Coach Tom will add a soccer coaching tip every month to help you improve your team. For more in depth insights and downloadable tools, read our Blog or subscribe to our Newsletter.
Soccer Tip #1: Practice Intensity
High practice intensity is achieved by running drills involving a lot of running and at sprinting speed. It can also mean increasing work/rest ratio.
Practice intensity is very important in addition to content. In the pre-season intensity should be high to build endurance, individual speed, and team game action speed. Allow players 48 hours rest to recover from high intensity practices. You can fill the time between practices with warm-up and low intensity tactical sessions.
During the season, physical fitness must be maintained and at the same time players must be fit for games. Intensity should be low except for players who don’t get much playing time. Do this by grouping these players and have them do the same drills at higher speed, longer intervals, and less rest.
At times teams require a high intensity practice for motivational reasons, and that’s ok. But be prepared for tired players if this occurs within 48 hours of a game.[separator top=”10″]
Soccer Tip #2: Team Tryouts
It is very important to design proper tryout practices for your team. These tryouts must give you the information required to select players, let the players know about your coaching style and demands, and be interesting offering a variety of drills.
Tryouts are more challenging for the coach because players may be new and in addition to making the practice flow, information must be gathered, and information must be given to the players.
We suggest to start with a brief team meeting to explain the tryout process. Give each player a numbered practice vest and write down player names and numbers on your evaluation sheets. After the session thank everyone and give handouts to take back home. Players need to fill out their data and bring them back for the next session.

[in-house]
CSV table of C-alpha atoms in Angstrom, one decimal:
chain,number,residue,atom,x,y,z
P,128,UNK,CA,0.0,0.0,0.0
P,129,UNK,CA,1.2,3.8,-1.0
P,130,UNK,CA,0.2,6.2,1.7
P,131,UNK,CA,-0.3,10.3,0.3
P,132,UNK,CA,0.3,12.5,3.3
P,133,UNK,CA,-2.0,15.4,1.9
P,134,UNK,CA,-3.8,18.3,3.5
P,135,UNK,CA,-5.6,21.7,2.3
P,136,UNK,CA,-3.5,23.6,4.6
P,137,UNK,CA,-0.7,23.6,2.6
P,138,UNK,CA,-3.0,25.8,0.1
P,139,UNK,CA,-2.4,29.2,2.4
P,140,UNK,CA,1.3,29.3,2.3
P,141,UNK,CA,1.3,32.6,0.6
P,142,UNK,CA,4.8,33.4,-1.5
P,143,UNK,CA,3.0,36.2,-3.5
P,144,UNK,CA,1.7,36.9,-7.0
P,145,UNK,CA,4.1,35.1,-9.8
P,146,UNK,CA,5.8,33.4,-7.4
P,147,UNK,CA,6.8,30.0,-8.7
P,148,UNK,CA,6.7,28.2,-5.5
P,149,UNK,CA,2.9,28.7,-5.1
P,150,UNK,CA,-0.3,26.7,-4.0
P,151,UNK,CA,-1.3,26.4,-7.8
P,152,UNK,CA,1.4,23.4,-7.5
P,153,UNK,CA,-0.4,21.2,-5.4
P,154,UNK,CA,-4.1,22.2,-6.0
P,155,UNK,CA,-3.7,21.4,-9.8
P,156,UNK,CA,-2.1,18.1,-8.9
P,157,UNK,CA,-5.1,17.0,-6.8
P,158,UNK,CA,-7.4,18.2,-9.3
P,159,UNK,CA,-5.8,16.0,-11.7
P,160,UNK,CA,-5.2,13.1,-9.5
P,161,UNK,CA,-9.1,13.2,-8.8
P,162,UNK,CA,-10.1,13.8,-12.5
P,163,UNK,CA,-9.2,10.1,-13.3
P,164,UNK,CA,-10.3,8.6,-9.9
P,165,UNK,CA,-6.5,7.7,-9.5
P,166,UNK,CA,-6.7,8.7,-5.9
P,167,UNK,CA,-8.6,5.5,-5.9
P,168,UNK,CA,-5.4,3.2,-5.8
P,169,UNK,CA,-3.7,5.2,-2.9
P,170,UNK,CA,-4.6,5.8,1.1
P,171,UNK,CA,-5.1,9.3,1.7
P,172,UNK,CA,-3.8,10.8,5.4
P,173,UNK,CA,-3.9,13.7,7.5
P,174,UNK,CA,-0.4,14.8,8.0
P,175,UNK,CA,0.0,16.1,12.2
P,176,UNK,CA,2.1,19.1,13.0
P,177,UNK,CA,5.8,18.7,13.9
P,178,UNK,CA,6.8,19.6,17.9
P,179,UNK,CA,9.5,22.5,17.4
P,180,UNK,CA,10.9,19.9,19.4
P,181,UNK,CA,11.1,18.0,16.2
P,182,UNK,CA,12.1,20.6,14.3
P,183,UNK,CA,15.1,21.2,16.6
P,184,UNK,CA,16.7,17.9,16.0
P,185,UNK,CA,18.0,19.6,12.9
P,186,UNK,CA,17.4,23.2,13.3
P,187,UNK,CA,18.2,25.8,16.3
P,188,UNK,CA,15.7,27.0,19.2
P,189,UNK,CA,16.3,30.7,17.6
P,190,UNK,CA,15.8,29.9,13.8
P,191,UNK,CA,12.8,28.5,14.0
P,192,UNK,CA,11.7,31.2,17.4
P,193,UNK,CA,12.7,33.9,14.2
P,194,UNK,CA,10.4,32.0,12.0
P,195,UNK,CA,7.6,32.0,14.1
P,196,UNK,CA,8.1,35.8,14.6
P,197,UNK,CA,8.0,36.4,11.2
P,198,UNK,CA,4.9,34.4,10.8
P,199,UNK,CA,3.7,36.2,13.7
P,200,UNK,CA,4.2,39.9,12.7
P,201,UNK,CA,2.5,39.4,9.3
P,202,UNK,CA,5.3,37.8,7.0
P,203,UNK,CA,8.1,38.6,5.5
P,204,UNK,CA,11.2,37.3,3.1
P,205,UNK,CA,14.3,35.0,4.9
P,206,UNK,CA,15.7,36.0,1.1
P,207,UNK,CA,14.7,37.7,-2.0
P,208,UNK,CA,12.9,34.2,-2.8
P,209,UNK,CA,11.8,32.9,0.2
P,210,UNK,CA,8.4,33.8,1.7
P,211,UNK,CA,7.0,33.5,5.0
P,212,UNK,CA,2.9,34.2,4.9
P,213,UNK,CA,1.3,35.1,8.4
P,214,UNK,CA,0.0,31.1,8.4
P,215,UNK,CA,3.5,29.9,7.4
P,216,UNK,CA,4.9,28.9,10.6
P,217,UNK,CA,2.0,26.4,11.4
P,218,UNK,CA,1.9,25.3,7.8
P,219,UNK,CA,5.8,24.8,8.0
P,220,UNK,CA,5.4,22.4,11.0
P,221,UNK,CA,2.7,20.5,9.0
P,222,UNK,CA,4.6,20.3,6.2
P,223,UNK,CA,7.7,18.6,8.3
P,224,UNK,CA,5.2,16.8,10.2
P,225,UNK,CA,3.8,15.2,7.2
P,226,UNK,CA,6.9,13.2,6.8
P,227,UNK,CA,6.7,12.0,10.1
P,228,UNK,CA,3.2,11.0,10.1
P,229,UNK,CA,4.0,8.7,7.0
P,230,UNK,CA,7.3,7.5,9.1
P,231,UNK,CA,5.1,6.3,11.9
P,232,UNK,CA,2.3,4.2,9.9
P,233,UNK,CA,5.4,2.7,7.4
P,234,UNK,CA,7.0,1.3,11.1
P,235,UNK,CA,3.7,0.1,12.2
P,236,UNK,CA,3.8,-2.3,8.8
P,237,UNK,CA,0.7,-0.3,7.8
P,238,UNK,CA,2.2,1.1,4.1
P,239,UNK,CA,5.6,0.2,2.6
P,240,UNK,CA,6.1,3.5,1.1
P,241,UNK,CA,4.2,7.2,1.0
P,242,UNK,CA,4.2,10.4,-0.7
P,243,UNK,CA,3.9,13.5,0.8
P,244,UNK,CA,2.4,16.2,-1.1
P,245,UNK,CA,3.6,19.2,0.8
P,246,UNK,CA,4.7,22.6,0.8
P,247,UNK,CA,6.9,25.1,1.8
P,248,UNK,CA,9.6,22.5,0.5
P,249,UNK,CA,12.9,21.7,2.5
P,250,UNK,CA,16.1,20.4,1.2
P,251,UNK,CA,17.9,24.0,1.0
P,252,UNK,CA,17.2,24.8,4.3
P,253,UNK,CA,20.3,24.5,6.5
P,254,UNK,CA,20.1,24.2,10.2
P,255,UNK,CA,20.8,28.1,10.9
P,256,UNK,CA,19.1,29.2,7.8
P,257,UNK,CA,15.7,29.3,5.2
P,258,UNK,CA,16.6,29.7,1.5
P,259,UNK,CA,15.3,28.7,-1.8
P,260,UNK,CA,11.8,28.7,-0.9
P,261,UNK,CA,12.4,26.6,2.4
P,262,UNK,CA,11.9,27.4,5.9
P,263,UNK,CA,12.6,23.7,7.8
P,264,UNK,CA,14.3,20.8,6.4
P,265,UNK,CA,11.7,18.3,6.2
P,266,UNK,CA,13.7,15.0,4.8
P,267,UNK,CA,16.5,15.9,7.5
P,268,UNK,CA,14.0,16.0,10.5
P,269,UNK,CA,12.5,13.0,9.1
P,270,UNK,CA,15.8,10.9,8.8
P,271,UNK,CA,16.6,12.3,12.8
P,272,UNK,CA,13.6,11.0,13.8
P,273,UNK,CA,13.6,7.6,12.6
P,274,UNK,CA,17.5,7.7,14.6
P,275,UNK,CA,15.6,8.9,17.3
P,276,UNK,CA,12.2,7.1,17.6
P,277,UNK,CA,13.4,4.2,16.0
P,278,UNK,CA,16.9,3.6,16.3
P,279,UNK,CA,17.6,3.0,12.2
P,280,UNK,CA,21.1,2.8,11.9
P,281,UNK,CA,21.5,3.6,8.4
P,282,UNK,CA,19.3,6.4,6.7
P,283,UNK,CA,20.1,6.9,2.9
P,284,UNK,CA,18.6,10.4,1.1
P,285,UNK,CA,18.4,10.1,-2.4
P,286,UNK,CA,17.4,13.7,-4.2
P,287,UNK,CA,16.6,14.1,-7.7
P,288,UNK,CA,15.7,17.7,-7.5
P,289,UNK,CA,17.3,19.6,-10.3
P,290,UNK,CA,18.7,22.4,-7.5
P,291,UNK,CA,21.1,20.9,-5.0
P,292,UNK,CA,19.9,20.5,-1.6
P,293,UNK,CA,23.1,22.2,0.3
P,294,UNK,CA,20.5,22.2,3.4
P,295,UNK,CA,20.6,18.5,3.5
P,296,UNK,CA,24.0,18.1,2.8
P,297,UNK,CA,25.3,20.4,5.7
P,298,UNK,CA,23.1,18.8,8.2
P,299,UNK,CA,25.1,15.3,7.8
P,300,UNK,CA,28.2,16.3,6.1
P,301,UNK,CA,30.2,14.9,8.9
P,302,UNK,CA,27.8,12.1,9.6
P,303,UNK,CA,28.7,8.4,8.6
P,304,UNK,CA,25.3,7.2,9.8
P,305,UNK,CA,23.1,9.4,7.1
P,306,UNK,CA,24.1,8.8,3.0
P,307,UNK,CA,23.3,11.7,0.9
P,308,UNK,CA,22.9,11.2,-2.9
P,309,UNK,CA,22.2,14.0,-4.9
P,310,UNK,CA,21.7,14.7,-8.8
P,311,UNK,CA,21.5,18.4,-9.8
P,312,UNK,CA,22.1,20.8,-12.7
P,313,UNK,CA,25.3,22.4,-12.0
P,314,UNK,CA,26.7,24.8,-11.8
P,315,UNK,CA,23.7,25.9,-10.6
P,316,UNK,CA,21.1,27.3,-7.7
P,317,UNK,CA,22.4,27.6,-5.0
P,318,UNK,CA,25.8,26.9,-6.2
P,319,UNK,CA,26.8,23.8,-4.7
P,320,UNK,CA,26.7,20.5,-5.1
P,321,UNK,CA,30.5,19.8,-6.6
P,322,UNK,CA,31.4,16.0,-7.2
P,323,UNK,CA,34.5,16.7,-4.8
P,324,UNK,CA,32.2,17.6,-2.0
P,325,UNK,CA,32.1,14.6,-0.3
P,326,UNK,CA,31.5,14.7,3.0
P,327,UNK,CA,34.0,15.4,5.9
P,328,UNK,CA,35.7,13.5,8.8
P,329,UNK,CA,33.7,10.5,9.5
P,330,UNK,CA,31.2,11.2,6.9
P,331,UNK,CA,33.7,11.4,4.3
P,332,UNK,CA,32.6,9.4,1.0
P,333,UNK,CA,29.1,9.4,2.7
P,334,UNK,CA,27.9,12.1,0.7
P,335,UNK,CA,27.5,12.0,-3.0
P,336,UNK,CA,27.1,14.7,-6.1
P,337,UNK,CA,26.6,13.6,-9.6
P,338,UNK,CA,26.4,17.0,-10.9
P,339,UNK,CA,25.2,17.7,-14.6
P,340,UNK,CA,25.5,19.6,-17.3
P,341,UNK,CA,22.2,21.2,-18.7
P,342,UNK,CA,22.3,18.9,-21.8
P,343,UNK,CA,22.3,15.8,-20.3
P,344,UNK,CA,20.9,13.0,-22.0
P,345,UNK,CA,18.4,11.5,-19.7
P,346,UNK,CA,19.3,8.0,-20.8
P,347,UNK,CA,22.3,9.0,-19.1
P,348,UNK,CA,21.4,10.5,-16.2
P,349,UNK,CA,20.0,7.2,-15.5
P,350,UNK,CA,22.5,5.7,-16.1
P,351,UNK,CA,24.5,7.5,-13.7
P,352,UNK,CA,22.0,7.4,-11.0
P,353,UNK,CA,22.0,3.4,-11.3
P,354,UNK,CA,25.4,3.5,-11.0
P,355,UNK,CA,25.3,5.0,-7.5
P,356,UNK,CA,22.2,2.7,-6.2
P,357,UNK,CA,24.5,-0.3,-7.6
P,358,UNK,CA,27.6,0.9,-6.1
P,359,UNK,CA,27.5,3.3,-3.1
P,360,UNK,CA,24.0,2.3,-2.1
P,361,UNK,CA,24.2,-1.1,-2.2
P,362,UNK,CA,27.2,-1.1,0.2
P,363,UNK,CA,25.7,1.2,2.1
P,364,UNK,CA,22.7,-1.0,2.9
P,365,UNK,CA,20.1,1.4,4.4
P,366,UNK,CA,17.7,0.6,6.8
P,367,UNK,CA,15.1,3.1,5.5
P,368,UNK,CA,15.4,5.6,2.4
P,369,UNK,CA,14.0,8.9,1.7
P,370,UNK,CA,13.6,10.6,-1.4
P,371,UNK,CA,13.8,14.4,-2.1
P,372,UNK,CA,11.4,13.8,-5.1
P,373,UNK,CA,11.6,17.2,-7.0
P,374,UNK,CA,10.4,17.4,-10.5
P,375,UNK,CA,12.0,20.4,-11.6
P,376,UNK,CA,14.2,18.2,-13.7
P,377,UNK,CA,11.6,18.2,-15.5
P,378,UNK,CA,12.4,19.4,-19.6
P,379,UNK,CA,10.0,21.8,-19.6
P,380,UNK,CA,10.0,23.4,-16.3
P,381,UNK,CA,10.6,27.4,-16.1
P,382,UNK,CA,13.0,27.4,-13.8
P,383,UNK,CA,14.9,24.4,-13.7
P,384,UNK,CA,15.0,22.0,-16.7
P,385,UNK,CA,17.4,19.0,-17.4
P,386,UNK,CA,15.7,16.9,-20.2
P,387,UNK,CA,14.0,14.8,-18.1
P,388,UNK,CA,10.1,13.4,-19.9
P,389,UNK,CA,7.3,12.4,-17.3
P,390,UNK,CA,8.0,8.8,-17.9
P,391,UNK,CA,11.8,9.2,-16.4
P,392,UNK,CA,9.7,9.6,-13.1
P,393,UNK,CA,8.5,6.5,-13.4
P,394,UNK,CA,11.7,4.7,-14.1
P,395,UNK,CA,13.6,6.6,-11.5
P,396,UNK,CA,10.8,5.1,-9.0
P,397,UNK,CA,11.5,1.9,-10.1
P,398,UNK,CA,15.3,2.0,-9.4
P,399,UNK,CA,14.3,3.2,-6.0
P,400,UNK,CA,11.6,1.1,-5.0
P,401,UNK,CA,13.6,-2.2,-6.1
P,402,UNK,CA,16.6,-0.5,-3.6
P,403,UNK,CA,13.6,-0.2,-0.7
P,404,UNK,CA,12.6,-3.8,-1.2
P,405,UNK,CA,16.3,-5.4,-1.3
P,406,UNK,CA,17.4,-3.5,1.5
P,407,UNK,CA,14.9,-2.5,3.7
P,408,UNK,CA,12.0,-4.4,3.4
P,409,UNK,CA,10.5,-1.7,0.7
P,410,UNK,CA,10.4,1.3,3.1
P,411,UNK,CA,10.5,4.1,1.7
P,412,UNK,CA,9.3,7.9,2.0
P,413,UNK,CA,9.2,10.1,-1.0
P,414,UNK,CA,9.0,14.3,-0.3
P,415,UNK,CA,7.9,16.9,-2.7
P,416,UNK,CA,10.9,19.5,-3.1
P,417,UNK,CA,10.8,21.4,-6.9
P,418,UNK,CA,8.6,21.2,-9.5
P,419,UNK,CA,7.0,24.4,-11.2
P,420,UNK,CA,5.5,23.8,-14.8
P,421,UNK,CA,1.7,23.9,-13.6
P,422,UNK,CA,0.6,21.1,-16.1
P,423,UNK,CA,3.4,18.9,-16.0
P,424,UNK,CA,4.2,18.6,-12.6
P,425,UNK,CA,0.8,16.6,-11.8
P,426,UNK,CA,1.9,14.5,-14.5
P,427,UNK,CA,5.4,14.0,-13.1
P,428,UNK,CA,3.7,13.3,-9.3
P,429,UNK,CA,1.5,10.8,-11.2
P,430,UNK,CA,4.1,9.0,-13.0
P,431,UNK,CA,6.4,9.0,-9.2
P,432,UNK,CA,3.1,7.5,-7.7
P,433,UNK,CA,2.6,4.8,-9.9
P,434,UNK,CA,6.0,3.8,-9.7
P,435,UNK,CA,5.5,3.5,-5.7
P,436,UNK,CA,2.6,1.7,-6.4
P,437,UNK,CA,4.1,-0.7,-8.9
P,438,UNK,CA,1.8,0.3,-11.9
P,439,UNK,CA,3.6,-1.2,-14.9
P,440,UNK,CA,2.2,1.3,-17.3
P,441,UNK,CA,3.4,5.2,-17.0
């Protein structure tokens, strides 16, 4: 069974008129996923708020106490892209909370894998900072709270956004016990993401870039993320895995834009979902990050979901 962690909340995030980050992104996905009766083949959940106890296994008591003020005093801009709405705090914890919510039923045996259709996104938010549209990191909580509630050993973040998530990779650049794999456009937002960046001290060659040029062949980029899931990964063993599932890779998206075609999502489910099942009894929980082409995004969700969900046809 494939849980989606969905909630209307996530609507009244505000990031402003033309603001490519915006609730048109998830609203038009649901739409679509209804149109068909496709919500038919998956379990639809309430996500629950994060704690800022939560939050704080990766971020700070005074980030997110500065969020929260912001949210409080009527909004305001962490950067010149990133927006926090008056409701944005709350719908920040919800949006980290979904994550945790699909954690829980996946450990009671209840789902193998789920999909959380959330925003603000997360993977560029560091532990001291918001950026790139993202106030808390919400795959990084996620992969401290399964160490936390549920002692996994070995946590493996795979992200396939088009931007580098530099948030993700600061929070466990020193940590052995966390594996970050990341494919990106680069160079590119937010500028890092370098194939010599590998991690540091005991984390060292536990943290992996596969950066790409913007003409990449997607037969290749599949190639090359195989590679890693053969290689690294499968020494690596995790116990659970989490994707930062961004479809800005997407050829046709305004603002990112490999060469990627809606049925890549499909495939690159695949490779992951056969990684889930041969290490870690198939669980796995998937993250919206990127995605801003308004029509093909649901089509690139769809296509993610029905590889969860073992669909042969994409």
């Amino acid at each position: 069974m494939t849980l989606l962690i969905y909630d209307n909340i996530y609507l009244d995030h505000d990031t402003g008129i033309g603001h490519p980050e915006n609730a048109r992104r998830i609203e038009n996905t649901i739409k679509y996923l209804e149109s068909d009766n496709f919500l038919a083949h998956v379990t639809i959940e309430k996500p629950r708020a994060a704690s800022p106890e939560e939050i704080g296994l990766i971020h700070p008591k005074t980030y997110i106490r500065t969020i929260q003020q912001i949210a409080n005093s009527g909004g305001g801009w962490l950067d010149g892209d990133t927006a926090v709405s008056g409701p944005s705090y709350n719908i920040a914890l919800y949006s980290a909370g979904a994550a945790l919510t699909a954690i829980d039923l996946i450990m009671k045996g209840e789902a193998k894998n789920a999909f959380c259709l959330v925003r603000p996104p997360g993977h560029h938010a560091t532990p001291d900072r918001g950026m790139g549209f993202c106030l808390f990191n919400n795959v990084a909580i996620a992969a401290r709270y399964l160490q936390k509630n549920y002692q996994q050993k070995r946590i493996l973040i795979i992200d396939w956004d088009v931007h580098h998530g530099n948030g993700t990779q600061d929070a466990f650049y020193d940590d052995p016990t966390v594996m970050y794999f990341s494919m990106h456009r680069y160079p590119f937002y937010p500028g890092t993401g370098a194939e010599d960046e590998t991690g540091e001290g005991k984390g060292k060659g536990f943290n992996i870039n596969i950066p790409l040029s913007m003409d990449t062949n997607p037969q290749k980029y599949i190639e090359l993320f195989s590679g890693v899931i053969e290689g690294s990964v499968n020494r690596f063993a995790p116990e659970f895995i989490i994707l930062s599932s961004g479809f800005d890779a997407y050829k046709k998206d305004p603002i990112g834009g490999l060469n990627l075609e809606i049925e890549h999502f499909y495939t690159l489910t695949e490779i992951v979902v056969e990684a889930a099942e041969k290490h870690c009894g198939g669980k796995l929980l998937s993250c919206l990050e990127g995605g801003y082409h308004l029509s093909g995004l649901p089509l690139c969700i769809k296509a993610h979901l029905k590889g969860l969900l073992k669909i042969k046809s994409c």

During the session, take notes on each player’s performance. Make sure your drills cover all aspects – skill, tactics, fitness, and mental skills. Keep the groups small so you and assistants/volunteers can evaluate each player.
When it come time to select the team and cut players, be transparent and honest. Meet one on one with each player and give them encouraging words and a written summary of why they made or didn’t make the team. Share areas of strengths and improvements.
Each of our practice books comes with a tryout package, complete with tryout session plans, evaluation forms, and information forms.
Soccer Tip #3: Inclement Weather
Soccer is played in all types of weather conditions. The most uncomfortable ones are cold and rainy days. They also offer the highest risk for players getting sick. While movement keeps you warm, it is hard to stay dry. Once wet, any stoppage will increase the cold. This is especially true for younger teams in which players don’t run as much and as often. A simple way to keep the feet dry is to wear two pairs of socks and put a plastic bag over the first pair (make sure the bad has no holes). Nobody will see the plastic bag. To keep the upper body dry, wear an undershirt, then a thin rain jacket over top, then the game uniform or practice shirt. Make sure you have dry clothes to change into right after practice or game.
Soccer Tip #4: Space
Space is one of the most valuable commodities in a soccer game. Having space buys you time, time to control the ball, time to make a decision, time to move the ball. One of the many game tactics then is to create spaces for your team and take away spaces from the opponent. Notice that I didn’t say when in possession. That is because space is important for YOUR team regardless who is in control of the ball.
The key dimensions of space are:
- Creating space
- Playing into space
- Closing space
You create space by shifting your team to one area of the field. Typically the opponent will shift with you therefore creating spaces in other areas. These spaces can be used to pass the ball into for your players to run onto. Passing to where players are may be necessary, but passing into space is always better, it makes the game faster and keeps opponents off balance.
You close down space by anticipating your opponent’s next move. If they shift as discuss above, your players need to recognize the pattern and be prepared to react quickly. If you have gaps between defenders and space behind them, it opens a passing lane for the opponent. Close that lane before the pass is played.
Put pressure on the opponent receiving the ball, close in on their personal space.
Fakes and feints create space. A body fake to the left may draw a defender with you thus opening space to the right. A quick turn and run into that space gives you a head start on the defender.
Our practices address space as a valuable resource for your team.